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A young man struggles with finding meaning and purpose of it all, walking around in a seemingly empty existence.


Submitted:Aug 22, 2010    Reads: 713    Comments: 2    Likes: 13   


Action, reaction


He was leaning up against the counter, relaxed, with a sort calmness surrounding him. He was wearing black Fred Perry shoes, and when he talked everybody would listen. Not that he had classic good looks, though he was tall and his skin was flawless, but there was a certain way to his smiles and to the manner of his jokes that made him remarkable. He frequently quoted sophisticated books and movie lines, and there was no doubt he possessed what some people calls charm. Girls around him found him attractive, especially because he was different, and not like every other dumb guy, as they said. Seemingly, the non-mainstream indie rock-type music he listened to made him even more fascinating; yes, he sure was an interesting guy.
Although all of this made him very popular, he often found himself starring out the window and only finding blackness. The random observer seldom found that emptiness in his eyes, but some of his close friends sadly saw it recurrently. He walked around with shades under his eyes during daytime, because at night, he screamed through fast paced dreams. At one point he thought expressing this to a psychologist would made him feel better, but neither that nor getting drunk on school nights made him block out the feeling of pointless existing. He needed something more, action or whatever, in his life, to explore things. Religion didn't do the trick either, even though he liked sitting in the silent church, alone, feeling himself mature as his thoughts would systematize in his brain. He was a strange case.

That Monday, he bought a sandwich, and sat down with his friends around a grey table, although friends might be the wrong term to use. Kiki, the only blond girl in the group, touched his arm lightly and looked at him with eyes full of pity, giving her an almost apologetic look. When he met her two years ago, he found her quite attractive, with her wide, green eyes and petite body. However, now her facial expressions sort of irritated him, and her dumb questions in physics were rather annoying. But since the fatal mistake of a kiss almost a year ago, her affection for him had never died, and she saw right through him - or at least, that's what she liked to think. He turned away from her, and began taking to Alexander, the only obnoxious teenager around this table he would classify as a friend.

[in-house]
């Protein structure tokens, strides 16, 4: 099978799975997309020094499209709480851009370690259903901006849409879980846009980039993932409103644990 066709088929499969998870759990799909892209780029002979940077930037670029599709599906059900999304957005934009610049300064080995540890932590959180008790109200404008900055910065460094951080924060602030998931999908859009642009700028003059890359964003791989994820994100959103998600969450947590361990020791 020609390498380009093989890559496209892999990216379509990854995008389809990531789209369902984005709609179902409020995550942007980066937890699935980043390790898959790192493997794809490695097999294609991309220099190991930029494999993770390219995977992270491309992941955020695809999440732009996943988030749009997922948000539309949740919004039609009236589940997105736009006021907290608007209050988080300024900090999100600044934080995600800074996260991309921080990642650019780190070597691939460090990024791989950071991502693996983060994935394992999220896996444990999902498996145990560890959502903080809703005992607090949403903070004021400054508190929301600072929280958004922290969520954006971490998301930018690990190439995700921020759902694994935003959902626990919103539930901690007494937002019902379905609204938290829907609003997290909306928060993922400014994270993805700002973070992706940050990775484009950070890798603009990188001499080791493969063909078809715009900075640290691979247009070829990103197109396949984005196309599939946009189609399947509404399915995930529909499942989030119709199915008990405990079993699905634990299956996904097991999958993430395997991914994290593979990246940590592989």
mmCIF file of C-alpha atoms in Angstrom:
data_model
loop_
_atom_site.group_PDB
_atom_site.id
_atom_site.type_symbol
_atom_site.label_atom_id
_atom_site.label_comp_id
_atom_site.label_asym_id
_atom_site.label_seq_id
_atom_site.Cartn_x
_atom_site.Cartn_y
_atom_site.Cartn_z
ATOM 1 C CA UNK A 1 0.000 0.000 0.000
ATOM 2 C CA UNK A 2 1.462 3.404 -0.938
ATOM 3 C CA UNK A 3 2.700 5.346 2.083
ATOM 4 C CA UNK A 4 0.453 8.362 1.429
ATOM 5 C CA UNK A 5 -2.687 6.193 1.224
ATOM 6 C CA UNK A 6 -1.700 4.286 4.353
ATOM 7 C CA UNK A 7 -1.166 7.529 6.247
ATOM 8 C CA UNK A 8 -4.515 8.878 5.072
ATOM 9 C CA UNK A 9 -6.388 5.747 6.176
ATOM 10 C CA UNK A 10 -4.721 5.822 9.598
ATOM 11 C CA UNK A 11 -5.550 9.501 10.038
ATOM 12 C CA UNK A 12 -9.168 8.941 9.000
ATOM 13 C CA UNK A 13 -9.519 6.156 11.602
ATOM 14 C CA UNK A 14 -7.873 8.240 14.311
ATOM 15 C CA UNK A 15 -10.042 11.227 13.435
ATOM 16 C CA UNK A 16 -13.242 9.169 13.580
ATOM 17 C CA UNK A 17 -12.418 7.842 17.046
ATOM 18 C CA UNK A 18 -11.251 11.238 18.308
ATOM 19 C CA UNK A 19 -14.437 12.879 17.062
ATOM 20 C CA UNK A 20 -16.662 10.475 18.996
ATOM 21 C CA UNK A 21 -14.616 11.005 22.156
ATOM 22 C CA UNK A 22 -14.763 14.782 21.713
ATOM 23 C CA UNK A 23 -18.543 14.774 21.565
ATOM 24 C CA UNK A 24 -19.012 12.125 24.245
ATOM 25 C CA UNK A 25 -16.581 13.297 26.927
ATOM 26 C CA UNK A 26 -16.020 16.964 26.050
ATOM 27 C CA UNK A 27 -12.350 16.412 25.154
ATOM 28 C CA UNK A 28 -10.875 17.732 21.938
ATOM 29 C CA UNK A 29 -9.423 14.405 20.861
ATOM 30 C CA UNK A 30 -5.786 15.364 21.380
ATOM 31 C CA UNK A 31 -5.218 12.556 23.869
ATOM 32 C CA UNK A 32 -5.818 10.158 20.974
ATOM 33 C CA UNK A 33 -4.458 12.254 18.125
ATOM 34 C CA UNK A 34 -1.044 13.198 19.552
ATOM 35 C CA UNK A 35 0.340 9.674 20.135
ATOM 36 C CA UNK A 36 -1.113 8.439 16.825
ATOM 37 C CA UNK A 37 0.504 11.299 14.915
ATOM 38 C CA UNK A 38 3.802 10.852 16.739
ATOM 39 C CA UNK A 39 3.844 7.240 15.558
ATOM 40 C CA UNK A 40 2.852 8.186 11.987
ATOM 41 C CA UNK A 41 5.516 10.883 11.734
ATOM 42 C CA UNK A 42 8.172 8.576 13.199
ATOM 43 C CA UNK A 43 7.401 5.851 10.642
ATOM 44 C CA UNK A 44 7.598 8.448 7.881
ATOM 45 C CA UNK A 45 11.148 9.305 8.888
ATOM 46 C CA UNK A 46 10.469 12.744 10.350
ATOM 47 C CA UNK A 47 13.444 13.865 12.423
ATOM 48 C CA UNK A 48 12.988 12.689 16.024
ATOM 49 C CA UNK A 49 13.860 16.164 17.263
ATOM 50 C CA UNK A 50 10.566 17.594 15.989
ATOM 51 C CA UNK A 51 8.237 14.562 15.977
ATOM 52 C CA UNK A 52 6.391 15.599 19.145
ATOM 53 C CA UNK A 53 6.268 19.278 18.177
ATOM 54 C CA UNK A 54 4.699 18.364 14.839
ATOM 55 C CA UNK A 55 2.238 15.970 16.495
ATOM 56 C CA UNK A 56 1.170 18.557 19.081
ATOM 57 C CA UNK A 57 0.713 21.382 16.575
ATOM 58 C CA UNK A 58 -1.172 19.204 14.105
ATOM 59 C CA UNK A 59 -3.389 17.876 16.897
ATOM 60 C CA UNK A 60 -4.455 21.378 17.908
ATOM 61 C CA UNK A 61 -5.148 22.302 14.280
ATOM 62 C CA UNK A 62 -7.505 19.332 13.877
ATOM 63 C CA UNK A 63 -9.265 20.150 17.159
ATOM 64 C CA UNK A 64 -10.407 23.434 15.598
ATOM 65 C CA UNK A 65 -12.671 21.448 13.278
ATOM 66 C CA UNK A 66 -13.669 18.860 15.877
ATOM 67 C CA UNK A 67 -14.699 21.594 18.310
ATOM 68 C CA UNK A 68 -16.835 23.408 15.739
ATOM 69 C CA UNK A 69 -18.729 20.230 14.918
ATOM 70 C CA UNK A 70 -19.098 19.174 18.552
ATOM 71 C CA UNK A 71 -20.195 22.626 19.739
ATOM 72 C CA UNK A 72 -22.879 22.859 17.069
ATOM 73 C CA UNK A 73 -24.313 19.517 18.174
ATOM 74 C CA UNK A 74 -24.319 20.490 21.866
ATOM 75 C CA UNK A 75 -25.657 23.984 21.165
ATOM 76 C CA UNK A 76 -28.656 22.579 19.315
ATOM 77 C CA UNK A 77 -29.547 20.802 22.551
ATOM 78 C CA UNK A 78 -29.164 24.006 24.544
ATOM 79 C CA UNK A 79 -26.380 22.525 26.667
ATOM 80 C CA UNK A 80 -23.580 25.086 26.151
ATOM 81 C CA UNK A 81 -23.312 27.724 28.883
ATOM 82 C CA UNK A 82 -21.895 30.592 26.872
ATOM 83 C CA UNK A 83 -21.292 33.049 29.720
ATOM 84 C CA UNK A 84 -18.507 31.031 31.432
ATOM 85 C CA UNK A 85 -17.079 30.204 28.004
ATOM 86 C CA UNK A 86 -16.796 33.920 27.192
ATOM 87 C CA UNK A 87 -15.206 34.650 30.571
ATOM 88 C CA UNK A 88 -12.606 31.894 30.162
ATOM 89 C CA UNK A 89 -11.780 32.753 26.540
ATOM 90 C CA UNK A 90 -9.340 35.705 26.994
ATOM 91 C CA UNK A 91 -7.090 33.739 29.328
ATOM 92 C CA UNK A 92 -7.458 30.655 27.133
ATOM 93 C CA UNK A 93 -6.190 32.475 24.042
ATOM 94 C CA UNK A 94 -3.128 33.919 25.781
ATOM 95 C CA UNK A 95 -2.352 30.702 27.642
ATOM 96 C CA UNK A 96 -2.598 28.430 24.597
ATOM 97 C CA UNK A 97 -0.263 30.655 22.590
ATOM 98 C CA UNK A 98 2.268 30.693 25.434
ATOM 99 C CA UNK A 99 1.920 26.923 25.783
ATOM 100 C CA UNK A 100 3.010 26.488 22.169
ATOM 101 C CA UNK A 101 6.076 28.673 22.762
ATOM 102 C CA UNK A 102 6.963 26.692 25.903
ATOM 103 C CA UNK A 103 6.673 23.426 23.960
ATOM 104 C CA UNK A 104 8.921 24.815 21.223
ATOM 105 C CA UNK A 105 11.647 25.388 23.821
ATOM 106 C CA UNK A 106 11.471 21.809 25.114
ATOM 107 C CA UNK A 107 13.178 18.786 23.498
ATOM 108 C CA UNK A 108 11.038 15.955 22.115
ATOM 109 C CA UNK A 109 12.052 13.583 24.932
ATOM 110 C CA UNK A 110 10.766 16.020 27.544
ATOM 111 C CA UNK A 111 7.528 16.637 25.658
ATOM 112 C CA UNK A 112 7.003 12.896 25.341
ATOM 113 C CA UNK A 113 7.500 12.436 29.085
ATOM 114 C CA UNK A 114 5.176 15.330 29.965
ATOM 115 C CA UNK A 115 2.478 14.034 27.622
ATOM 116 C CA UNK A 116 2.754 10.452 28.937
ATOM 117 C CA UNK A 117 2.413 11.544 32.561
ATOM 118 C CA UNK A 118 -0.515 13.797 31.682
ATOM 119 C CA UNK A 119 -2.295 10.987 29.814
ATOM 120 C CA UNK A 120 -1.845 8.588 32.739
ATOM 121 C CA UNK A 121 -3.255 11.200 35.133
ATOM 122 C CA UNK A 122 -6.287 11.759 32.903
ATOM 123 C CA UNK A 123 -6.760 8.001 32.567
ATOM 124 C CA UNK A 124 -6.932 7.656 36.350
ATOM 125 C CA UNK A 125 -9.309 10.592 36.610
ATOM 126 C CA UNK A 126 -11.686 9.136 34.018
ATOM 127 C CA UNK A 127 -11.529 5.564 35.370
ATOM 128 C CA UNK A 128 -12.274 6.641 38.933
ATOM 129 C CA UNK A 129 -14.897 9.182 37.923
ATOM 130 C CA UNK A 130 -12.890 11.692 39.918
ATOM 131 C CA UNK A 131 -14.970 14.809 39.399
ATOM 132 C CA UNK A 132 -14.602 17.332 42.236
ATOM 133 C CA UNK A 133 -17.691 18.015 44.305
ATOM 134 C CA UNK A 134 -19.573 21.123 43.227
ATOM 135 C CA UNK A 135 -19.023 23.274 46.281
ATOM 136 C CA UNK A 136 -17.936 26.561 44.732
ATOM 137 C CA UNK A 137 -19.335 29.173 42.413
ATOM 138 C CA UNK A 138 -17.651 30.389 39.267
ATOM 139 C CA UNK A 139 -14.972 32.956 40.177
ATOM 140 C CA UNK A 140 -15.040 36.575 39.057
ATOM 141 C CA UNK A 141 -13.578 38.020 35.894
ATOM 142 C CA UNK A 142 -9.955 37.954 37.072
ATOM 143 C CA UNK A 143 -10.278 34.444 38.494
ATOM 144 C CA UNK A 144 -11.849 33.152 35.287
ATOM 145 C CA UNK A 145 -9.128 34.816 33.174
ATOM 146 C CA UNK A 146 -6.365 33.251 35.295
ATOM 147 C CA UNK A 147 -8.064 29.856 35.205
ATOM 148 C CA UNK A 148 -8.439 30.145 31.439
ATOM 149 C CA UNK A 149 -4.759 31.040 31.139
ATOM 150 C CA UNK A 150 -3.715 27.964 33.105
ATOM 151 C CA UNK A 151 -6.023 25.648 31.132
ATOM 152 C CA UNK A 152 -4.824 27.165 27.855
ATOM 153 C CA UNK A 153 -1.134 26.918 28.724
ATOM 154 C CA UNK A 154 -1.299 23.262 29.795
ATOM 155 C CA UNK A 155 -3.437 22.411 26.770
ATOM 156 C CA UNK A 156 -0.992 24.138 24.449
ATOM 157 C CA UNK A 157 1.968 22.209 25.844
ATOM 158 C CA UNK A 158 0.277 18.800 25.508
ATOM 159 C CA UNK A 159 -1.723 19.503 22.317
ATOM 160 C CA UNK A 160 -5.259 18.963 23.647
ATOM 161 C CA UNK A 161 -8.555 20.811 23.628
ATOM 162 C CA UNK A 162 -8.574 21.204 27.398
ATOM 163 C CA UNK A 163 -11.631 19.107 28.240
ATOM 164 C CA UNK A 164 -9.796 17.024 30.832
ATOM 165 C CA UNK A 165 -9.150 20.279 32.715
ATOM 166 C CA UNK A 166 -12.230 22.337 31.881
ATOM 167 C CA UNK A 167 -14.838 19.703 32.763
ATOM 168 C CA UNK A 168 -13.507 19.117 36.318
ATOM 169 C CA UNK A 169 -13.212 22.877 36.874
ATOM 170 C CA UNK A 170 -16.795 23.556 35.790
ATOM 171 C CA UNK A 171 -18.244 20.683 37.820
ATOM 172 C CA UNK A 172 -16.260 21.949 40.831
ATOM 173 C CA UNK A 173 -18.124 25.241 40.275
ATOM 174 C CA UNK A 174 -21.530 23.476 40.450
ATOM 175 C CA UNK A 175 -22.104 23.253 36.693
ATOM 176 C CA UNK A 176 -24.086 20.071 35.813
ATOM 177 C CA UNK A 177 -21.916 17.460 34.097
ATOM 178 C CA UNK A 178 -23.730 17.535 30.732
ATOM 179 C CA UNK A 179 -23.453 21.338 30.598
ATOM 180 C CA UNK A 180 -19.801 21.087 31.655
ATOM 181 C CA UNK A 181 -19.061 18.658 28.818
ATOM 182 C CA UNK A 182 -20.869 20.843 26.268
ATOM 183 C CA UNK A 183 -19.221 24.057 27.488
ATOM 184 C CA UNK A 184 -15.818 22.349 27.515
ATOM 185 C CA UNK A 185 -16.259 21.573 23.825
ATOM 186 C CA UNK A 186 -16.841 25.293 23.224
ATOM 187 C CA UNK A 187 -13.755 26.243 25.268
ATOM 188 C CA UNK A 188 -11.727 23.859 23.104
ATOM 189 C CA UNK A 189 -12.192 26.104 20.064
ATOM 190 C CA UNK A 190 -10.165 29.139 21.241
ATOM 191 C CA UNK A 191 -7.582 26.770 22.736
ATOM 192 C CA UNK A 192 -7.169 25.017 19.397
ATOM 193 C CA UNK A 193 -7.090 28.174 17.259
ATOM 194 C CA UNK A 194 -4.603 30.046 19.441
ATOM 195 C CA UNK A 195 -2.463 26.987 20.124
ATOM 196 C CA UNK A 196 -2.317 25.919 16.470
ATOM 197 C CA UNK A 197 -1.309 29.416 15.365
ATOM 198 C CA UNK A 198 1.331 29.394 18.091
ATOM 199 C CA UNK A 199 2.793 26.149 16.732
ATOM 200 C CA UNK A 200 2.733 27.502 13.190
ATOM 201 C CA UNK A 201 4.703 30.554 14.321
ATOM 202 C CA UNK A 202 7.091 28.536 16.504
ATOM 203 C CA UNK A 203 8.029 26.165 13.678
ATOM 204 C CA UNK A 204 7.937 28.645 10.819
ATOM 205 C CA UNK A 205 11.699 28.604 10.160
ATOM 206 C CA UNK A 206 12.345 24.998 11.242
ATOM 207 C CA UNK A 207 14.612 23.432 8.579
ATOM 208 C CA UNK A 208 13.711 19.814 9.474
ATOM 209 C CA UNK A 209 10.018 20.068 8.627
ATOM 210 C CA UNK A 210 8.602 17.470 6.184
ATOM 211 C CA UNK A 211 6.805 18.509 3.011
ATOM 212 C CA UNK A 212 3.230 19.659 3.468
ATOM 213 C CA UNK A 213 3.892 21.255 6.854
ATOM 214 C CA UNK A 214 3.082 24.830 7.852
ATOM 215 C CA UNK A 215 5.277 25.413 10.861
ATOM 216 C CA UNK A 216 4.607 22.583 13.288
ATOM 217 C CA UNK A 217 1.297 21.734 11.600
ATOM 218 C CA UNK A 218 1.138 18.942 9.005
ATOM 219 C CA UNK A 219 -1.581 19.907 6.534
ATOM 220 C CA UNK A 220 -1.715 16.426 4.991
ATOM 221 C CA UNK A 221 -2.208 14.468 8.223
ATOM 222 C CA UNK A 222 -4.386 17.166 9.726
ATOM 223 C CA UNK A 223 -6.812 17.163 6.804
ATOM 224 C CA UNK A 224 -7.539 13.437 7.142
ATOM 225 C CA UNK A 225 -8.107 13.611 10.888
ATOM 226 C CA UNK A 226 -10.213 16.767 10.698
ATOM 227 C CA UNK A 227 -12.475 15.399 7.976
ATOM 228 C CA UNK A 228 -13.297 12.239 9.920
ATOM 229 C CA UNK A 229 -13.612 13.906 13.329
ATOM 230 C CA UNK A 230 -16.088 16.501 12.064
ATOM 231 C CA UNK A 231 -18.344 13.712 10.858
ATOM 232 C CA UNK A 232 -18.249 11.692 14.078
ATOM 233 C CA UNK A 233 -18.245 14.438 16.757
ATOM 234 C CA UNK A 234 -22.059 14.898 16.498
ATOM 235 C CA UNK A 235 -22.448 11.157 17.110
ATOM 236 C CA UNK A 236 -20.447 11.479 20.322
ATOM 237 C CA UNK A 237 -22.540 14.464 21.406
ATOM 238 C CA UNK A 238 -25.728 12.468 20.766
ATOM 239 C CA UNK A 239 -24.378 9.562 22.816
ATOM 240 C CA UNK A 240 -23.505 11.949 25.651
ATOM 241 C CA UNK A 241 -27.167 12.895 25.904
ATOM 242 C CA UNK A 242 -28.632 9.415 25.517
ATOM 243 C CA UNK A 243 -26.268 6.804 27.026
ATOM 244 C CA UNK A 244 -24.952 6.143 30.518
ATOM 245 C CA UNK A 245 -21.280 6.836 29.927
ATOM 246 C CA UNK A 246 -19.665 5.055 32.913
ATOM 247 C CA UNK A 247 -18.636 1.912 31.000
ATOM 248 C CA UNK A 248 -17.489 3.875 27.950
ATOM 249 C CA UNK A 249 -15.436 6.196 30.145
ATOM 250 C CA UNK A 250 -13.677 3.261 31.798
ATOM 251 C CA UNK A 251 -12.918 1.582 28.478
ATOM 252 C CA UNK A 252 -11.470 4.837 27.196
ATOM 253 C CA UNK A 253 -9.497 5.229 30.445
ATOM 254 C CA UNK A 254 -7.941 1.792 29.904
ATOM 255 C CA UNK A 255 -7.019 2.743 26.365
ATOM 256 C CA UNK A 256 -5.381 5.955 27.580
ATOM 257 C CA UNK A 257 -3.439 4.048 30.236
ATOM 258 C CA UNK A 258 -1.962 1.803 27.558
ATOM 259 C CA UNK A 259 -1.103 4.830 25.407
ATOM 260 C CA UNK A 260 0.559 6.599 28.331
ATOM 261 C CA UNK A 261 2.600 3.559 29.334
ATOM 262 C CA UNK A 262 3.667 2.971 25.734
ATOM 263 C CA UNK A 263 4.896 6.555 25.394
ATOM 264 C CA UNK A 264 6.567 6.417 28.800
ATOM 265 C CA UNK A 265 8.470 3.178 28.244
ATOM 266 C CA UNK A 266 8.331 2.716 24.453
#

He was met with frosty cold air when classes were finally over and he stood in the school yard. The wind sent chills through his body. Pulling his jacket closer to his neck, he started walking, and soon found himself standing at the edge of the forest, starring at the dark, shady trees, stretching tall into the bright blue sky. He went through the forest, hoping to find it there, but as he pushed his way breathlessly through the branches, he only found the lake there, all blue and green and icy. Everything was crystal clear, the snow lying perfectly white on the ground and on the trees, the blue in the sky mirroring in the surface of the big lake which hadn't frozen yet. He found it almost sad, this idyllic picture, but he didn't know why.

Walking towards the bridge from where kids would jump on a hot, summer day, he thought of what he had read in his physics book. To every action, there's a reaction. He stared into the deep water, with dark thoughts circling his mind, debating whether to jump or not. The cold would be excruciating, his body would be numb from the cold, but would it make him feel better? Would it be the action he was looking for? He imagined what it would feel like, if he ran, jumped, fell, into the water, the cold surrounding him, capturing him. If he didn't do anything except sink.

But what would the reaction be to this action? If he jumped, would he die? Would people think it was suicide; would they care? He thought of his family: the warm hugs of his loving, slightly overweight mother. The dimples of his younger sister, only just beginning her teen years. The faint smell of bourbon in his father's office. They would care. Right? He noticed the sky changing colour, from a grey blue, to a red and deep purple, which made him wonder how long he had been there.

He turned around and walked away, making the rational decision which would harm the least people, heading home through the darkness. But as he sat on his bed later that night, getting reading to sleep, a familiar feeling crept through his bones.

Regret.





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